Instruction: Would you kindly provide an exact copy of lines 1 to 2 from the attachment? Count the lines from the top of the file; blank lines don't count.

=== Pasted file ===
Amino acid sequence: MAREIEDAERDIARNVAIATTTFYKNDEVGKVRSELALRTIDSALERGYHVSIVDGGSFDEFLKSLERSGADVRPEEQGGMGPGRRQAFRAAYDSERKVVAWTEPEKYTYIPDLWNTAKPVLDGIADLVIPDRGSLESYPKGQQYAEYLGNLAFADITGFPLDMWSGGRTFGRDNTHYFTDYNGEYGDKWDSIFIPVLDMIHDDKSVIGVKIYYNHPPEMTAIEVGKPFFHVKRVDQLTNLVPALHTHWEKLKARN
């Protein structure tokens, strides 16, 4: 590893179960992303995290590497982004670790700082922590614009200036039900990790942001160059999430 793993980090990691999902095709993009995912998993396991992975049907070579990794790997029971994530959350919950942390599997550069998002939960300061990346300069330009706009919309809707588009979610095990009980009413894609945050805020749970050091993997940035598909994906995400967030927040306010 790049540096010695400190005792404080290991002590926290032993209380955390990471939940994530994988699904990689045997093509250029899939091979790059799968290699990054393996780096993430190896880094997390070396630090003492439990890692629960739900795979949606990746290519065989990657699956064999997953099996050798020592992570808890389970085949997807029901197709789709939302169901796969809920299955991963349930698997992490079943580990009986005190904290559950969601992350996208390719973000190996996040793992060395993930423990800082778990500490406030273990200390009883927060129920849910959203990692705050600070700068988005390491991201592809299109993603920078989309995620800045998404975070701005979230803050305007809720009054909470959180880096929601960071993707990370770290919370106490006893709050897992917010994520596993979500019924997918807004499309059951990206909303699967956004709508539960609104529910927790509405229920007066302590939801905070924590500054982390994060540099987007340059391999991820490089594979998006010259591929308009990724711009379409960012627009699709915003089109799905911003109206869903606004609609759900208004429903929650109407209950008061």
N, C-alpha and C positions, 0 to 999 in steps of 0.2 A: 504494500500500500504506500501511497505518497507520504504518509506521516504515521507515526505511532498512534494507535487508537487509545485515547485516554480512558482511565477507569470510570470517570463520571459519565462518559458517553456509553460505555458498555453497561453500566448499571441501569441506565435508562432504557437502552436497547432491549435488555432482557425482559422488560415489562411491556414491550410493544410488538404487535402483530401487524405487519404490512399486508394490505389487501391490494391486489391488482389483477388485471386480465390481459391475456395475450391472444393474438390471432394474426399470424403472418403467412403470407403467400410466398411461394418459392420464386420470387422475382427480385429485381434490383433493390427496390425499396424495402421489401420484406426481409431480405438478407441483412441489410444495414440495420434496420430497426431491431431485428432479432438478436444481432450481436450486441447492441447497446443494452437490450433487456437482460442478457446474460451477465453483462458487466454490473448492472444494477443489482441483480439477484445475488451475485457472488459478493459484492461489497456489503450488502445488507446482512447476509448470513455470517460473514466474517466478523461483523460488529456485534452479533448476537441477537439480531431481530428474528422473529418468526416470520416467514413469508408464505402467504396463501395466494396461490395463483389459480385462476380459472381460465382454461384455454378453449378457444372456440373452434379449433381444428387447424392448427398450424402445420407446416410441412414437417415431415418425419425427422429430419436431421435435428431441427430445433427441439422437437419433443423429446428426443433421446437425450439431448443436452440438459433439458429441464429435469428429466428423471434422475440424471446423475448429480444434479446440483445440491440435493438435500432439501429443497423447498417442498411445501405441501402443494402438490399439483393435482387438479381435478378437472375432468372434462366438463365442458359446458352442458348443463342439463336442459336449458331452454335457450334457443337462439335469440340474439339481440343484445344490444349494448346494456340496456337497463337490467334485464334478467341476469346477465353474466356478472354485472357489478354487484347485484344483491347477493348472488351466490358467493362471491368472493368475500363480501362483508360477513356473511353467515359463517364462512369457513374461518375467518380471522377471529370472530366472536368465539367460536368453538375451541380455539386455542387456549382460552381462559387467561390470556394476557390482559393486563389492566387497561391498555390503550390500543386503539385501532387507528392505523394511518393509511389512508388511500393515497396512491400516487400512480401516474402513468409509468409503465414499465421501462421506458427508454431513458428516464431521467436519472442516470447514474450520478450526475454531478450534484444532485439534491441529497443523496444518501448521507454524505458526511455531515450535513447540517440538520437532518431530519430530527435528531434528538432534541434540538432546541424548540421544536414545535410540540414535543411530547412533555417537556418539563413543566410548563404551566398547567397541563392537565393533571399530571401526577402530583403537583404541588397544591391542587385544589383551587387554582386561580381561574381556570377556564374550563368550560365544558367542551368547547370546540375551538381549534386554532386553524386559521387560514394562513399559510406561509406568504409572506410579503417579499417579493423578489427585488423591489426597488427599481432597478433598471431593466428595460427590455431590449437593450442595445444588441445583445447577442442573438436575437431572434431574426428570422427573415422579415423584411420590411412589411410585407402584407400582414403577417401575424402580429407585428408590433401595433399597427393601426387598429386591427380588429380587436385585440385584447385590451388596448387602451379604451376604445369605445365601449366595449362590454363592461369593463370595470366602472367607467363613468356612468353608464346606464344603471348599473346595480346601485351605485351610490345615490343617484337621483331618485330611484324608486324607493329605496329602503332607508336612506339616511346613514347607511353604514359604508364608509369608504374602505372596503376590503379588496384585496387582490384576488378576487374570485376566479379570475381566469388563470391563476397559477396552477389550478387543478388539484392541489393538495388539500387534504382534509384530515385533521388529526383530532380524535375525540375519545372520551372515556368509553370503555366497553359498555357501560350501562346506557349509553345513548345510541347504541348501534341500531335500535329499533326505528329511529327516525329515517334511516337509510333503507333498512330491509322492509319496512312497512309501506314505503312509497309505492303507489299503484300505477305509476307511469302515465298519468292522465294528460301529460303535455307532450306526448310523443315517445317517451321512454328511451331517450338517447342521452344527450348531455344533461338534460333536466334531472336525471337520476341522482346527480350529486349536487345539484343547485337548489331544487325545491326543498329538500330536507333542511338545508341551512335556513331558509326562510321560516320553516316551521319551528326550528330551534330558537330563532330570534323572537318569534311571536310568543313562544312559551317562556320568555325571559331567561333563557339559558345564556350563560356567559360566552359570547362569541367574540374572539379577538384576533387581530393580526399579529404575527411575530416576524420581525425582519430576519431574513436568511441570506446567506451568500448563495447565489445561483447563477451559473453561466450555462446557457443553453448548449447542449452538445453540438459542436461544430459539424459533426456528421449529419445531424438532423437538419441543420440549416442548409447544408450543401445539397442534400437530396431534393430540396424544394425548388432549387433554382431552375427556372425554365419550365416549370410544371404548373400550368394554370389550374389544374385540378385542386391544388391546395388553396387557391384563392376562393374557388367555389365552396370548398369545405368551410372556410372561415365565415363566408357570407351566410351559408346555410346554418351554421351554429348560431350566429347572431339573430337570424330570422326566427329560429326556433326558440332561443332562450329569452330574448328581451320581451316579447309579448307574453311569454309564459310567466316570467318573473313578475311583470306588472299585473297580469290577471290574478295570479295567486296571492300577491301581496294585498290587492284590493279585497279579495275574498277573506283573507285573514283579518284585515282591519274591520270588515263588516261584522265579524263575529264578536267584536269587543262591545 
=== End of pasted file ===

Amino acid sequence: MAREIEDAERDIARNVAIATTTFYKNDEVGKVRSELALRTIDSALERGYHVSIVDGGSFDEFLKSLERSGADVRPEEQGGMGPGRRQAFRAAYDSERKVVAWTEPEKYTYIPDLWNTAKPVLDGIADLVIPDRGSLESYPKGQQYAEYLGNLAFADITGFPLDMWSGGRTFGRDNTHYFTDYNGEYGDKWDSIFIPVLDMIHDDKSVIGVKIYYNHPPEMTAIEVGKPFFHVKRVDQLTNLVPALHTHWEKLKARN
């Protein structure tokens, strides 16, 4: 590893179960992303995290590497982004670790700082922590614009200036039900990790942001160059999430 793993980090990691999902095709993009995912998993396991992975049907070579990794790997029971994530959350919950942390599997550069998002939960300061990346300069330009706009919309809707588009979610095990009980009413894609945050805020749970050091993997940035598909994906995400967030927040306010 790049540096010695400190005792404080290991002590926290032993209380955390990471939940994530994988699904990689045997093509250029899939091979790059799968290699990054393996780096993430190896880094997390070396630090003492439990890692629960739900795979949606990746290519065989990657699956064999997953099996050798020592992570808890389970085949997807029901197709789709939302169901796969809920299955991963349930698997992490079943580990009986005190904290559950969601992350996208390719973000190996996040793992060395993930423990800082778990500490406030273990200390009883927060129920849910959203990692705050600070700068988005390491991201592809299109993603920078989309995620800045998404975070701005979230803050305007809720009054909470959180880096929601960071993707990370770290919370106490006893709050897992917010994520596993979500019924997918807004499309059951990206909303699967956004709508539960609104529910927790509405229920007066302590939801905070924590500054982390994060540099987007340059391999991820490089594979998006010259591929308009990724711009379409960012627009699709915003089109799905911003109206869903606004609609759900208004429903929650109407209950008061």